October horticultural hints
by Betty Sanders
Cleaning up the perennial bed doesn’t mean cutting to the ground. I used to cut down all my perennials in October, but no longer. I now leave up the flower stalks with seed heads for the birds. Migrating birds appreciate the food. And it is vital for those species that over-winter in New England. In addition to less work for you, the birds make your garden a more interesting place throughout the winter. Always vigorously clean up any plant that has battled disease this year. Again, you’ll save yourself work and enjoying your garden more in the spring. Bulbs. October is the ideal time to put in new spring bulbs. If you plant daffodil and hyacinth bulbs in the middle of the flower border, new growth from perennials will hide the yellowing foliage next spring. Your tulips should be in the ground now, and small bulbs such as crocus, snowdrops, and grape hyacinth should be going into the ground by mid-month. Hold off planting daffodils until later in the month. Remember large bulbs need to be 8 to 12 inches deep, small bulbs six inches. To keep squirrels and other varmints from digging up and eating your bulbs, dust them with lime as you put them into the ground, and then add a layer of lime on top of the planted area. The lime interferes with smelling the bulbs, and is an important in ‘sweetening’ the soil for these plants that come from a part of the world with much less acidic soil. If you have very aggressive rodents, add hot pepper or chili powder to bulb coating. Don’t count on rainy weather. A look at past gardens notes tells me that we have had some level of drought every year in the last decade. And 2020 has been no exception. If your soil feels dry down several inches, water any trees and shrubs that will need the water over the winter. So as not to waste water, set your hose up to slowly deliver the right amount (one to five gallons depending on the size of the plant) rather than spraying the entire garden. You can also use a bucket or other container to slowly deliver the right amount of water to the plant’s roots. Think critically about your plantings to see if you have any water hogs that could be replaced with less demanding plants next spring.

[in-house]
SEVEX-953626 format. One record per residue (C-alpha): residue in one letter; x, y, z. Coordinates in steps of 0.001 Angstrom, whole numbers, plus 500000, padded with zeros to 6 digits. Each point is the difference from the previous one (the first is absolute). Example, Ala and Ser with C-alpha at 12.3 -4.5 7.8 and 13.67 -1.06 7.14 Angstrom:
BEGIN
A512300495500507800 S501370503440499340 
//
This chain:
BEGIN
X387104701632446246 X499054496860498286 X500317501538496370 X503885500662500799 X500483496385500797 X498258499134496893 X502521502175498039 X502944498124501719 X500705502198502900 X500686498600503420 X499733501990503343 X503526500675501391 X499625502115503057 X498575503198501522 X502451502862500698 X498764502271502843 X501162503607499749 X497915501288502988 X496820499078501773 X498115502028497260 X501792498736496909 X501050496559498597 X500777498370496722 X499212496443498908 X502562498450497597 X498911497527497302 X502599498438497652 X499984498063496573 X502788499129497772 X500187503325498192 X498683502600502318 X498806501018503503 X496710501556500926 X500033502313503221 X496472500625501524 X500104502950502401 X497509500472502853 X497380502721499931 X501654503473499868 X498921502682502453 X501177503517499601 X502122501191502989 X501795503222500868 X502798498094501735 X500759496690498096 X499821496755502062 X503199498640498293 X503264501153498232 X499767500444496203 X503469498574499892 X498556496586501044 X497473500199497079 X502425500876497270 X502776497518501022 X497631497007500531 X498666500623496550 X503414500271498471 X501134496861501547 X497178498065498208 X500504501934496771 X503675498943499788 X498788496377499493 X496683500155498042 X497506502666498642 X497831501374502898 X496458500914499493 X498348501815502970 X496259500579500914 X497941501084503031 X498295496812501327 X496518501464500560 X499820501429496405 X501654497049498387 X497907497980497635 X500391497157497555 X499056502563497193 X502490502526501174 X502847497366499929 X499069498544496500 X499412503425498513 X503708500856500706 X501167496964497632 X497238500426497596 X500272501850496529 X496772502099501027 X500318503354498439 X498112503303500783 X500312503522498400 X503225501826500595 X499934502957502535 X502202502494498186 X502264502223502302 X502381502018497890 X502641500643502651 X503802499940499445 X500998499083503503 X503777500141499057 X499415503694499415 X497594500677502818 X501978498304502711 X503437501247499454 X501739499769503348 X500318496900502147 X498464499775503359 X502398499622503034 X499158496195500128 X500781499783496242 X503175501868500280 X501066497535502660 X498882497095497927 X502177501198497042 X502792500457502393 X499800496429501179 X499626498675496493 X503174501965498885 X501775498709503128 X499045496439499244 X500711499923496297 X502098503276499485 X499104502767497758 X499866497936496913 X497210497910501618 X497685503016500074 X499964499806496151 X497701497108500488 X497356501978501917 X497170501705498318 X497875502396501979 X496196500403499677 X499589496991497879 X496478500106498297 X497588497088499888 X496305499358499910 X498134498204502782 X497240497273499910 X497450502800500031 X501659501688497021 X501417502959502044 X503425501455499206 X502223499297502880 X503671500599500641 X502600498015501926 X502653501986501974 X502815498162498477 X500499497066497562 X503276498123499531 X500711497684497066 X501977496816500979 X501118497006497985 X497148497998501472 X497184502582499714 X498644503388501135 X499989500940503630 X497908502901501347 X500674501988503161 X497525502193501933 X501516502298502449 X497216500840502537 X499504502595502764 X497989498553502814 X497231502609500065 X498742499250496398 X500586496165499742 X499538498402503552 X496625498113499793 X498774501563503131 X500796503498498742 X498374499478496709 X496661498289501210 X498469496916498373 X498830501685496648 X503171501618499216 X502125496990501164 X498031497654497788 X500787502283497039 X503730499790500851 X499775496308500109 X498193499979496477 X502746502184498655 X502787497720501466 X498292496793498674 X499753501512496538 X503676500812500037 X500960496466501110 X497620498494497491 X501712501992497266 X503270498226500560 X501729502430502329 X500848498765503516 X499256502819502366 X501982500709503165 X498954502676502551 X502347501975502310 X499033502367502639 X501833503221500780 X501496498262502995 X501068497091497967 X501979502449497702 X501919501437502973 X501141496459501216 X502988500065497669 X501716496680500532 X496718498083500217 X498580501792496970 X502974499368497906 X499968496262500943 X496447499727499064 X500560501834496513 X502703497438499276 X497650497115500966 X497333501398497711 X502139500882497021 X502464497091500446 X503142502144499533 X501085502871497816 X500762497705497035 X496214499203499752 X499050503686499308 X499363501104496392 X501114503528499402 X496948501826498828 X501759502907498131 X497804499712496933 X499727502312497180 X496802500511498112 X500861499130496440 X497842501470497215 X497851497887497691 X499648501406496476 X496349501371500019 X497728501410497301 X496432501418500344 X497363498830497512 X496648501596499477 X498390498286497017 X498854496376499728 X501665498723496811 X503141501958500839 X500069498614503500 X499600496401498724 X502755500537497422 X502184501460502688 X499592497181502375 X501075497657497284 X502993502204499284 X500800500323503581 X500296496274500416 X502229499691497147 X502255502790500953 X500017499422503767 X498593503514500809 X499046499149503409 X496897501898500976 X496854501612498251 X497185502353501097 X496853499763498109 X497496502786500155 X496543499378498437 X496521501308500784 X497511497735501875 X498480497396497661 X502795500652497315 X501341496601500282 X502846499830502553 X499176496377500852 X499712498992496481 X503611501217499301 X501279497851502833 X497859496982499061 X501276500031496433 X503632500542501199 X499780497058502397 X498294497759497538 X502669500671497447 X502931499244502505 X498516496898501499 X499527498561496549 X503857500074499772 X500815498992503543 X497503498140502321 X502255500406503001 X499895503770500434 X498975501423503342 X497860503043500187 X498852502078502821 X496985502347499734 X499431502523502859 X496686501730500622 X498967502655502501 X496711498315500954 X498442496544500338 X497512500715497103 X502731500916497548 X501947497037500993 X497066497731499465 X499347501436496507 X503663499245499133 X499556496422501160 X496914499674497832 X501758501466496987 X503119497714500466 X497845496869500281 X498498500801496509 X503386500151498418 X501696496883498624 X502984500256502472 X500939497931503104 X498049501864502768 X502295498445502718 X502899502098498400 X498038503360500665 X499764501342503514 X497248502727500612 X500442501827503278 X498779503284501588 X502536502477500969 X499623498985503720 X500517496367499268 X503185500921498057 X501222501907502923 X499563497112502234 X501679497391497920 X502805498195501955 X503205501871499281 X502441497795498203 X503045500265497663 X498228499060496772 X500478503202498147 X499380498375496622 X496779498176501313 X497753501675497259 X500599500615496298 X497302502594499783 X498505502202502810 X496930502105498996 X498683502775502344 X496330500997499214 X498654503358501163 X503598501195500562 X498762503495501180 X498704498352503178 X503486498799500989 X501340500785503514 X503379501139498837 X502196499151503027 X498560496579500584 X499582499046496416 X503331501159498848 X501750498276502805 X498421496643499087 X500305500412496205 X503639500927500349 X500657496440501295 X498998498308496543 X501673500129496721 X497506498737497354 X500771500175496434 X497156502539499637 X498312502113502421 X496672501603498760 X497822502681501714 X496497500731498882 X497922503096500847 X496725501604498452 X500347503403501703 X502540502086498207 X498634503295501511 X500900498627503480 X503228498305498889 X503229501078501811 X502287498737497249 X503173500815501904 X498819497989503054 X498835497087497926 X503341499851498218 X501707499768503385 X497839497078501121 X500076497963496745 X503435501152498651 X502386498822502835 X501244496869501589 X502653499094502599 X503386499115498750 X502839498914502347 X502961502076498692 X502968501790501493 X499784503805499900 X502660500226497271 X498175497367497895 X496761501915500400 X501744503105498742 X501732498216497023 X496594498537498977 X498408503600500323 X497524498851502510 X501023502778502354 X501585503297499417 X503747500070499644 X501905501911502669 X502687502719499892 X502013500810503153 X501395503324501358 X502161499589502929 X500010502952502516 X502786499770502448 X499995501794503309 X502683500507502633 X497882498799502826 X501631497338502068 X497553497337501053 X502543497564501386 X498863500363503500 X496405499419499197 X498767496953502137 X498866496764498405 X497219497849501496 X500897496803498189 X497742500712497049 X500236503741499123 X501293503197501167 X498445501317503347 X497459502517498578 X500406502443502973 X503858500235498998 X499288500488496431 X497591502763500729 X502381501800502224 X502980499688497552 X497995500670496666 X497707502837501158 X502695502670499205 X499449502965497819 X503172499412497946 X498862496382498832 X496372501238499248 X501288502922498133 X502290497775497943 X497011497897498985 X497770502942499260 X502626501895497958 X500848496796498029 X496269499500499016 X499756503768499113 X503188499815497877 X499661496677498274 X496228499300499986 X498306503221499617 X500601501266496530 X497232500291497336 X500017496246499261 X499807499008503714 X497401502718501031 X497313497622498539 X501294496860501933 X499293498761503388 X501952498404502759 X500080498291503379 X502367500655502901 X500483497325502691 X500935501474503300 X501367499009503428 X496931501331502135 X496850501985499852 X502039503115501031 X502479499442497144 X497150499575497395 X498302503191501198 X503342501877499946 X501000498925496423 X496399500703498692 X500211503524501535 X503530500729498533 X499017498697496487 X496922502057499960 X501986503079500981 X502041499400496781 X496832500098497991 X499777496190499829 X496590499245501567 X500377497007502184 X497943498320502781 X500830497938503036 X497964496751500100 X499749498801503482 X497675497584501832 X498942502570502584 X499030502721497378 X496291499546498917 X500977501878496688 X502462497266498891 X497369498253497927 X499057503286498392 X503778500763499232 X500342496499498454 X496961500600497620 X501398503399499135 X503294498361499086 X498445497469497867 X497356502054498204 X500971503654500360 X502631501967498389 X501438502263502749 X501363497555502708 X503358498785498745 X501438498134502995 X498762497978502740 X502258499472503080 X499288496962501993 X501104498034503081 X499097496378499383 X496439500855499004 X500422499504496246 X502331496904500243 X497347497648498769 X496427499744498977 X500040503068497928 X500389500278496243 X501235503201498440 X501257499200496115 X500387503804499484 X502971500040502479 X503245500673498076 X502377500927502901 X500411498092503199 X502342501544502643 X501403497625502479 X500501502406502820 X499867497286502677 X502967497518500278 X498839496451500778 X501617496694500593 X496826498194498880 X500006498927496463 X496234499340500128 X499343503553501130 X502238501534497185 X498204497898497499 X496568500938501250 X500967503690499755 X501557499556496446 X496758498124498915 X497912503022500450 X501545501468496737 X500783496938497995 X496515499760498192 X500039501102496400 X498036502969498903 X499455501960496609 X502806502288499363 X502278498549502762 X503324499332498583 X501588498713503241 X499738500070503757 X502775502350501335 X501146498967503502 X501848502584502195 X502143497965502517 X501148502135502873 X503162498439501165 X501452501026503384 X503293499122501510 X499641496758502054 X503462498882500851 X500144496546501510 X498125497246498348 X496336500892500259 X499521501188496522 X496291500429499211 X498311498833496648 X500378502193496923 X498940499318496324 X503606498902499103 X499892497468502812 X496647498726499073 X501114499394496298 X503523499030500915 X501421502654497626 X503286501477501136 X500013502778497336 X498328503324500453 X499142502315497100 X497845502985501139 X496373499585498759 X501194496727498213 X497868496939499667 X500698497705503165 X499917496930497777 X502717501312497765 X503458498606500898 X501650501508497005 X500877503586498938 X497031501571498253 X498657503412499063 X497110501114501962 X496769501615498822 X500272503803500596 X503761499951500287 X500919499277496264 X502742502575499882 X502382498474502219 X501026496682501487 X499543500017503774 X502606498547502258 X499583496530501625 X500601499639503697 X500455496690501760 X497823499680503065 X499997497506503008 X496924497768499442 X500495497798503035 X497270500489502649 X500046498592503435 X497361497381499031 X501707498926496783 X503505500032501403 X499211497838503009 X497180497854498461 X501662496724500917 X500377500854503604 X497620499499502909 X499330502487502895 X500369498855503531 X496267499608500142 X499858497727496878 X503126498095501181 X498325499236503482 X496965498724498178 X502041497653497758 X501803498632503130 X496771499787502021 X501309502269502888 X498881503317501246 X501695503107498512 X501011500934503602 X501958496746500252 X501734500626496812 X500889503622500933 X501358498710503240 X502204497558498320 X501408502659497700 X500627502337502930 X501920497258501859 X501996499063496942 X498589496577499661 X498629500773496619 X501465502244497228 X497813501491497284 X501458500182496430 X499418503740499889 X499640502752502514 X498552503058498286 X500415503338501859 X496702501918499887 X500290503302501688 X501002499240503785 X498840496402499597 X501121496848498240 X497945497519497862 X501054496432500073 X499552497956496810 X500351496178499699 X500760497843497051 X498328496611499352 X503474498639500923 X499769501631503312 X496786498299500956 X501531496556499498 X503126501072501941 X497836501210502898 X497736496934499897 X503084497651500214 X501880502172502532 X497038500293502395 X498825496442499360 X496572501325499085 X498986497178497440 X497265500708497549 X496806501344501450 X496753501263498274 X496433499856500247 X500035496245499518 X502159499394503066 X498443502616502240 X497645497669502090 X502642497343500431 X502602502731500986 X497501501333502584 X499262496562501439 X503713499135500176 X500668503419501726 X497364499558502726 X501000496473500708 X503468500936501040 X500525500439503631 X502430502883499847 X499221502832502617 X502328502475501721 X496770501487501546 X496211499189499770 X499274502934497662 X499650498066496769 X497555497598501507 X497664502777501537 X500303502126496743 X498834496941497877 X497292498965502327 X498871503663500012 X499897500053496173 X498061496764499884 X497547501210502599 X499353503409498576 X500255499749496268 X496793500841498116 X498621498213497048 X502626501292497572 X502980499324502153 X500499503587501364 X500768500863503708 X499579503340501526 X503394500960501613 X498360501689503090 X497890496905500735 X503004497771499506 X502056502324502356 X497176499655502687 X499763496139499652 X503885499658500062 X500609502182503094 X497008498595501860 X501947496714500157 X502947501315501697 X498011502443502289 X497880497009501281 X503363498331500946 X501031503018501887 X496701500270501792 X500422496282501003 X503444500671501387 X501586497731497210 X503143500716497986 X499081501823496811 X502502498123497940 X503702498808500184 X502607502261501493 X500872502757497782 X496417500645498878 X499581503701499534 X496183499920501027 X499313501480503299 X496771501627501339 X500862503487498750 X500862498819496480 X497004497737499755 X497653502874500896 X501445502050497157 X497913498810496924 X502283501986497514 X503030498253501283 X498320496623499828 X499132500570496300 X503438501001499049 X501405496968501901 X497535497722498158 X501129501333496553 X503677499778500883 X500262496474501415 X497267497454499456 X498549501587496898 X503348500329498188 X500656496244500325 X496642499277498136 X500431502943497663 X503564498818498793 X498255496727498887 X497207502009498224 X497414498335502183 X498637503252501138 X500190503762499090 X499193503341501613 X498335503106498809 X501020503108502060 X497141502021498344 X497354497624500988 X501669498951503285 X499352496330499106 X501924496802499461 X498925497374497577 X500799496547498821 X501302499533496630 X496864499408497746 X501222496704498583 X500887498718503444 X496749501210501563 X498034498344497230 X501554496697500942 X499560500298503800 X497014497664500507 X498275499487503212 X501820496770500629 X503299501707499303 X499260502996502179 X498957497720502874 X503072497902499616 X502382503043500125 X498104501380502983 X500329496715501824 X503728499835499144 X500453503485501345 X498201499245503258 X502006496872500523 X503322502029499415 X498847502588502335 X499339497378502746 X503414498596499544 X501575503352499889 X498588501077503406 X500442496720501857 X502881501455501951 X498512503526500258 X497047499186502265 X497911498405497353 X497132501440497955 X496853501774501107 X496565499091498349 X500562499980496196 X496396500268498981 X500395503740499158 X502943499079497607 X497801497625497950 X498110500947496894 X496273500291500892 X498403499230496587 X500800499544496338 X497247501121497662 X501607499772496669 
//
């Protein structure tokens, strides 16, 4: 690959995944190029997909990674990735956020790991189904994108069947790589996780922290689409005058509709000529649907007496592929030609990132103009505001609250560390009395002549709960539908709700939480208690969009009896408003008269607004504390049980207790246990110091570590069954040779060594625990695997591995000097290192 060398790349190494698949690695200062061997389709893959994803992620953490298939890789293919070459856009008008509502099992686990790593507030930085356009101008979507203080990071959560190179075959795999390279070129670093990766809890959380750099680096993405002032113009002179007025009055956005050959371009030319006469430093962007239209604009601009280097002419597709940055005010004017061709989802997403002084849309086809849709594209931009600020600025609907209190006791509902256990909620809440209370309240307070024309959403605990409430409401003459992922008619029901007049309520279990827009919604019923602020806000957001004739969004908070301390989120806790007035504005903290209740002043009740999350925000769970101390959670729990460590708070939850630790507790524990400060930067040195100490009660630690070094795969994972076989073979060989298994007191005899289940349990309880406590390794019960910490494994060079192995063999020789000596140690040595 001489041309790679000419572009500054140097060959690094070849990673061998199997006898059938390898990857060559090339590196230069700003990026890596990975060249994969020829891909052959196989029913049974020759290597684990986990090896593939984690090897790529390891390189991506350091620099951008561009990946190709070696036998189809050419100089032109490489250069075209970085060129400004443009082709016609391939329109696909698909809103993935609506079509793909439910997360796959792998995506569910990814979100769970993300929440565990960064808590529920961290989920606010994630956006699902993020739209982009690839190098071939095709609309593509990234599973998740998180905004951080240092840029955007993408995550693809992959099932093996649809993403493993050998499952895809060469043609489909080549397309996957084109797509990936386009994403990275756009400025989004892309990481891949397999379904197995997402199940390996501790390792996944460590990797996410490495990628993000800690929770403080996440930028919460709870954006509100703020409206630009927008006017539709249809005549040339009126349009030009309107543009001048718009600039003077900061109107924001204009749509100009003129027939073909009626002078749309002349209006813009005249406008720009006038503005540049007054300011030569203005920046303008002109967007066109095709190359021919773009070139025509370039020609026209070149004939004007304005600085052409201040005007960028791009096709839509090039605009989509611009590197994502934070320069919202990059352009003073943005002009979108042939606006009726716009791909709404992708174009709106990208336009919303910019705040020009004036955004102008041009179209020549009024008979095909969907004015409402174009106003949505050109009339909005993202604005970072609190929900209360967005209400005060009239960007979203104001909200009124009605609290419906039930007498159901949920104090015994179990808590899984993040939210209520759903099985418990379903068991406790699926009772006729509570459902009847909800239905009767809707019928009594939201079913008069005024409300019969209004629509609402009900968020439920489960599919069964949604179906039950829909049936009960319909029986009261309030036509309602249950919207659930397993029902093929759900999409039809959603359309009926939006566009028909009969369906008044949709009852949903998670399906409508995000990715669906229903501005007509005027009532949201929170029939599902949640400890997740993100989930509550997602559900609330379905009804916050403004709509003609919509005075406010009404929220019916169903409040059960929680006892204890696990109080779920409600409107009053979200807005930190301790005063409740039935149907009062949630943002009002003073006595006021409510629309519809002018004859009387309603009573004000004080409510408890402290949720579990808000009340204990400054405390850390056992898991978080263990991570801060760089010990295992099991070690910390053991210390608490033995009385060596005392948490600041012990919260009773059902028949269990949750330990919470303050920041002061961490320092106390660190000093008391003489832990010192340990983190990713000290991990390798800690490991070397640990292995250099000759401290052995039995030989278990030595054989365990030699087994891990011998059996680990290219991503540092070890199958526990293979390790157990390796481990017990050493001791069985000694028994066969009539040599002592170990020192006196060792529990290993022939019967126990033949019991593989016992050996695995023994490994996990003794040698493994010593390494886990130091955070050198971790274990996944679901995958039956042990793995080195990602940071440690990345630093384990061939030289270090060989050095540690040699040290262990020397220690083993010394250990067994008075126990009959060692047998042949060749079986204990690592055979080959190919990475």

Finish harvesting the vegetable garden. Many inland areas of eastern Massachusetts saw a freak, mid-September frost that put an end to tomatoes, peppers and other warm-weather crops. If you were spared, complete your harvest of these tender vegetables now. Then, turn your attention to harvesting, cleaning and storing your remining cool-weather fresh produce. Remove potatoes before there’s a hard frost. Dig them out carefully and then brush off soil, but do not wash them before storing. And keep them out of the light. Potatoes do best if allowed to cure for a couple of weeks in a cool, dark place. Place newspapers under them while the skin hardens. Do not try to store any that have nicks or bruises, use them immediately. Begin to harvest your final round of root crops. Carrots, beets, kale, spinach and radishes that you sowed as the warm weather crops were removed in August and early September should be ready for the dinner table now. They are generally frost hardy and usually can be left in the ground into November. Cover them with light cloths if a subfreezing night is forecast. Serving fresh vegetables from your own garden is one more thing to be thankful for on Thanksgiving. Lime time. Lime your lawn and garden this month. Rain, freezing and thawing, and snow melt all help to get the lime down into the soil before the spring growing season begins.
Previous years hints: